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I've just been introduced to category theory. I understand the basic definitions, and I'm trying to get some intuition on how categories tick. I'm wondering: is there a category $C$ such that:

  • Its objects are either the integers, the positive integers, or the nonnegative integers (I'm fine with any one of these)
  • Its category-theoretic product is the same as the usual product
  • Its coproduct is the same as the usual addition?

Intuitively, I think the answer is yes, but I can't come up with a construction.

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You may be interested in the concept of categorification ncatlab.org/nlab/show/vertical+categorification. In my opinion this is one of the most fundamental principals of modern mathematics. You ask for a categorification of the semiring or rig (ncatlab.org/nlab/show/rig) of natural numbers. The answer is the 2-rig of finite sets (ncatlab.org/nlab/show/2-rig). –  Martin Brandenburg Aug 26 '13 at 12:44

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up vote 7 down vote accepted

For the non-negative integers, take the category of finite sets. (The exponential here is also the same as the usual exponential.)

For the integers, the answer is no. More generally, the category-theoretic coproduct never has nontrivial inverses. See this math.SE answer.

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For the category of finite sets, in order to translate it to the non-negative integers, do we label a set with its size? If so, doesn't that category have more than one "1", more than one "2", etc...? If I naively identify every set with the same size to be the same object, I don't think this still works. (And I have to add a lot more morphisms.) But I could be wrong. –  Lopsy Aug 26 '13 at 1:02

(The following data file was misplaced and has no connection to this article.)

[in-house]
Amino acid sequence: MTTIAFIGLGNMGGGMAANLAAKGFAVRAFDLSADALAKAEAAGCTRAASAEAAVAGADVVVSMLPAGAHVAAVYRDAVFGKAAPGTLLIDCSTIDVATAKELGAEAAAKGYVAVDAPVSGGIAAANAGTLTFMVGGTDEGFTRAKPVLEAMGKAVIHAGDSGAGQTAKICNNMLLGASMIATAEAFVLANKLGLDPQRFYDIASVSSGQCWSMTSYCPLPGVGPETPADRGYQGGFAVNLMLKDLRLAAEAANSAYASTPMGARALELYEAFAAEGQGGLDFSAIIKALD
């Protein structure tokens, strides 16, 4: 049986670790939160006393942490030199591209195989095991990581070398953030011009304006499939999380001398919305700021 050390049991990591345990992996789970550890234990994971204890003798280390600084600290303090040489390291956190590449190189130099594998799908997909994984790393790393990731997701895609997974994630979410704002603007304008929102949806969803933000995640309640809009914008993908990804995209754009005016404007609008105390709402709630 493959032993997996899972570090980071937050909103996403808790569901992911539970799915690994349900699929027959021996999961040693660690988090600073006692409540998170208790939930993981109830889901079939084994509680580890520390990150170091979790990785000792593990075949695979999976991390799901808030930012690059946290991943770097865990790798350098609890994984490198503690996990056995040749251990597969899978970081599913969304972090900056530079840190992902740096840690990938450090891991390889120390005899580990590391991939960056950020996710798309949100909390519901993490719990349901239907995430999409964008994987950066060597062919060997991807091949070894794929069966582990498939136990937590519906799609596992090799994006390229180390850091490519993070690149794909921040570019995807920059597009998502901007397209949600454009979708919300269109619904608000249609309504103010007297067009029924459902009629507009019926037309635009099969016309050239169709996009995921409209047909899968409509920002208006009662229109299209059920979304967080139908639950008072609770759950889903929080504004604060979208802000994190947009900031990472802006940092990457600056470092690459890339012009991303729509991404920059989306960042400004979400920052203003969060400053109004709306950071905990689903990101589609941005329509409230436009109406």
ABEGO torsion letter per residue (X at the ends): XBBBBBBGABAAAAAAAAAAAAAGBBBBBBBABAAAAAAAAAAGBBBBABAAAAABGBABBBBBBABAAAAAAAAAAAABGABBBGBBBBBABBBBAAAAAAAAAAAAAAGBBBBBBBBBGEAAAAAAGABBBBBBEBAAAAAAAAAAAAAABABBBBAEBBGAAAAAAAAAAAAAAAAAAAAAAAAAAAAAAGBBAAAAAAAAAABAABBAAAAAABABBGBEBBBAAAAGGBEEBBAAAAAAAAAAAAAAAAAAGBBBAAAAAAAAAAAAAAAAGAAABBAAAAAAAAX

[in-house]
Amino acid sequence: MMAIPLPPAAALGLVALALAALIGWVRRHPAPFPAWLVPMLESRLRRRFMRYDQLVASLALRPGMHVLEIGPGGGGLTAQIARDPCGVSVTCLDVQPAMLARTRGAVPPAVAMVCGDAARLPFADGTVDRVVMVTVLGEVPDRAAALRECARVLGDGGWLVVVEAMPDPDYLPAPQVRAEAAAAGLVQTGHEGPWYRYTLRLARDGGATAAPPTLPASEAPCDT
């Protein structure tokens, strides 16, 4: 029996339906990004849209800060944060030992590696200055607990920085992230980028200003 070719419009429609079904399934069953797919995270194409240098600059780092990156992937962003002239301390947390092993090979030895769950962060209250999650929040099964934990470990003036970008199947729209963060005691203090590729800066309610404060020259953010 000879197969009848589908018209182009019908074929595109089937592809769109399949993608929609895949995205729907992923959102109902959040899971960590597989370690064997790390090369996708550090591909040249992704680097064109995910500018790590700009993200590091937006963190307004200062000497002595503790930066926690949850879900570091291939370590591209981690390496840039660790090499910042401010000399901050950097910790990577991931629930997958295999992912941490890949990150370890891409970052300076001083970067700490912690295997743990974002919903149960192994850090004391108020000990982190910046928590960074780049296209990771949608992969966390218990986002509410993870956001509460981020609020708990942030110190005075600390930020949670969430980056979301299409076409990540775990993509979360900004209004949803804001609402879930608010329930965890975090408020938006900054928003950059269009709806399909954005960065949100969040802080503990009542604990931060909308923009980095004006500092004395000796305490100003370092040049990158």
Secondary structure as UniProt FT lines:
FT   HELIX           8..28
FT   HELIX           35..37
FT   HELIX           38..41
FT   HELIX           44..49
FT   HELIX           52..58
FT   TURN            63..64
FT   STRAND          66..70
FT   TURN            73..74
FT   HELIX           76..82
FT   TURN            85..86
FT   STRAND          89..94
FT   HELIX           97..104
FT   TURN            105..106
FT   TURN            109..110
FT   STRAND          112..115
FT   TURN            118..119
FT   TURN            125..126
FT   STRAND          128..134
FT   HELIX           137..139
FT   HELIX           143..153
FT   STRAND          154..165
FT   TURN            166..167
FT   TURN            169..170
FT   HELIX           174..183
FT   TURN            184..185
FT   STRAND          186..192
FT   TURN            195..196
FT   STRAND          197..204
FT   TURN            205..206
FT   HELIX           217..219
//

Oh - when it was presented to me, I heard that the category of groups doesn't identify isomorphic objects with each other; like, the group {0,1,2,3} under addition mod 4 and the group {1,i,-1,-i} under multiplication are different objects, even though they're isomorphic. Is this a normal thing to do in category theory? If so, I like your finite sets construction. –  Lopsy Aug 26 '13 at 1:04
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I suppose technically we want the skeleton of $\sf Set$, but having extra isomorphic copies of objects is not such a big deal. –  anon Aug 26 '13 at 1:07
    
@Lopsy: yes, we take isomorphism classes. –  Qiaochu Yuan Aug 26 '13 at 1:10
    
@Lopsy: or, as anon says, we can take the skeleton of $\text{FinSet}$, which can be taken to have objects the non-negative integers. But as a category theorist I freely identify equivalent categories in general. –  Qiaochu Yuan Aug 26 '13 at 4:01

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